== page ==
Falling is a serious health-related issue for elderly. According to statistics, one-third of the elderly living in the community would fall at least once a year. The seniors may not only lose mobility and cause depression, the study showed that elderly had hip fracture after falling could lead to a higher death rate in the next 6 months. Poor vision is one of the significant risk factors causing falling. According to studies, 12-20% elderly aged 75 years or above have visual problem. Visual problem that increasing falling risk is not only about visual acuity, which means the resolution of the eye, but also contrast sensitivity, depth perception and visual field. Here I am going to introduce few common conditions which can impair elderly’s visual functions.
Elderlies who were used to have good eyesight when they were young may have longsightedness, shortsightedness or astigmatism when getting old. In the Chinese elderly population, more than 10% of them have uncorrected refractive error. The uncorrected refractive error impairs their visual acuity to ≤50% of a normal adult’s vision. Besides uncorrected refractive error, sometimes new glasses that have dramatic changes in refractive correction can also increases risk of fall. Large changes in refractive correction alters the image magnification and difficult for elderly to get used to. Some elderly who are inexperienced in using progressive lenses and bifocals may increase falling risk when walking. When prescribing glasses to elderly, optometrists will take all these considerations and give the most suitable prescription to meet the requirement of both vision and ease adaptation.
Cataract accounts for almost 50% of visual impairment in elderly. Besides decreasing visual acuity, cataract also decreases contrast and glare tolerance. Elderly with cataract may also found difficulty in night vision. To help patients with cataract, optometrists can monitor the disease changes and give opinions on performing cataract surgery, wearing prescription sunglasses to slow down cataract progression and prescribe tinted lenses to improve the visual functions.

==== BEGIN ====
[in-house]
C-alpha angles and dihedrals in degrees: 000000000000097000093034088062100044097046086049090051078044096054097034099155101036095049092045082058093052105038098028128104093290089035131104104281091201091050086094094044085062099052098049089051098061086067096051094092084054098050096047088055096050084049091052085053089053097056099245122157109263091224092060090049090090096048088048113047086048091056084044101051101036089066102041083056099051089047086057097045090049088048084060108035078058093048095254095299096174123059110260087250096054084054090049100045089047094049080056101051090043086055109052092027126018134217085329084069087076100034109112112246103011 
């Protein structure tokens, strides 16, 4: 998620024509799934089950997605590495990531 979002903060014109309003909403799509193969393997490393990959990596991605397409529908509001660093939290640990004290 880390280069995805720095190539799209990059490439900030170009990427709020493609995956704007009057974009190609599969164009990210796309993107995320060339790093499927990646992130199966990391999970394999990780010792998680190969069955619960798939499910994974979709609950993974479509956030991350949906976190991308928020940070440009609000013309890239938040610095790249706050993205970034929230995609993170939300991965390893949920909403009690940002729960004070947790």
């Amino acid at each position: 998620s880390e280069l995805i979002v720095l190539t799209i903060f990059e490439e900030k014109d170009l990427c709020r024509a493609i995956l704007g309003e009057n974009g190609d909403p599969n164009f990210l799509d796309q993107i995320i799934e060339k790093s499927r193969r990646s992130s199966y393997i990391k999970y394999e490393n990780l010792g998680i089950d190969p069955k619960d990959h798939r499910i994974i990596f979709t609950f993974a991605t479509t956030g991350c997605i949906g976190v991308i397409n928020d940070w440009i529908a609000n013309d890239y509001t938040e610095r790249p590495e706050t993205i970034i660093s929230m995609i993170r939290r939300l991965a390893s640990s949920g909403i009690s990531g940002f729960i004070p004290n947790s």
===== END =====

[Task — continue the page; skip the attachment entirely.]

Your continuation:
Glaucoma contributes more than 12% of visual impairment in elderly population. Glaucoma is frequently remained undiagnosed because the patients are unaware of the painless vision loss. Their central vision is generally unaffected, however the peripheral vision will gradually shrink until leaving tunnel vision. When losing peripheral vision, elderly become prone to bump into obstacles and the worst case is falling from staircase because they lost the inferior visual field. Study showed glaucoma increases falling risk of a year for 3-4 times. Optometrists can conduct comprehensive eye examinations to diagnose glaucoma before functional vision loss takes place.
AMD is the leading cause of severe vision loss in the elderly in developed regions. It deprives the central vision and greatly hinders the mobility of elderly. Similar to glacuoma, patients can be symptom-free in early stages. Study showed ⅔ of elderly with AMD have trouble in balancing which results in clumsiness and falling risk. Optometrists play an important role to diagnose, manage and monitor AMD in the community elderly population.
Diabetic retinopathy is the ocular complication of diabetes mellitus. It decreases almost all visual parameters including visual acuity, contrast sensitivity, glare tolerance, colour vision and visual field. The patient’s vision may appear blurry and being dotted with black spots. Diabetes itself also damages peripheral nerves and causes motor disorders. Patients have to note that early stages diabetic retinopathy does not have any symptoms and they are reminded to have comprehensive eye examination at least once per year.
All in all, elderly are susceptible to eye conditions that can result in visual impairment and increase the risk of fall. Optometrists are capable of assessing their visual functions and diagnosing ocular conditions. Elderly should receive comprehensive eye examination at least in a yearly basis to ensure their vision is safe to walk.
By Jeff Tang, Registered (Part I) Optometrist
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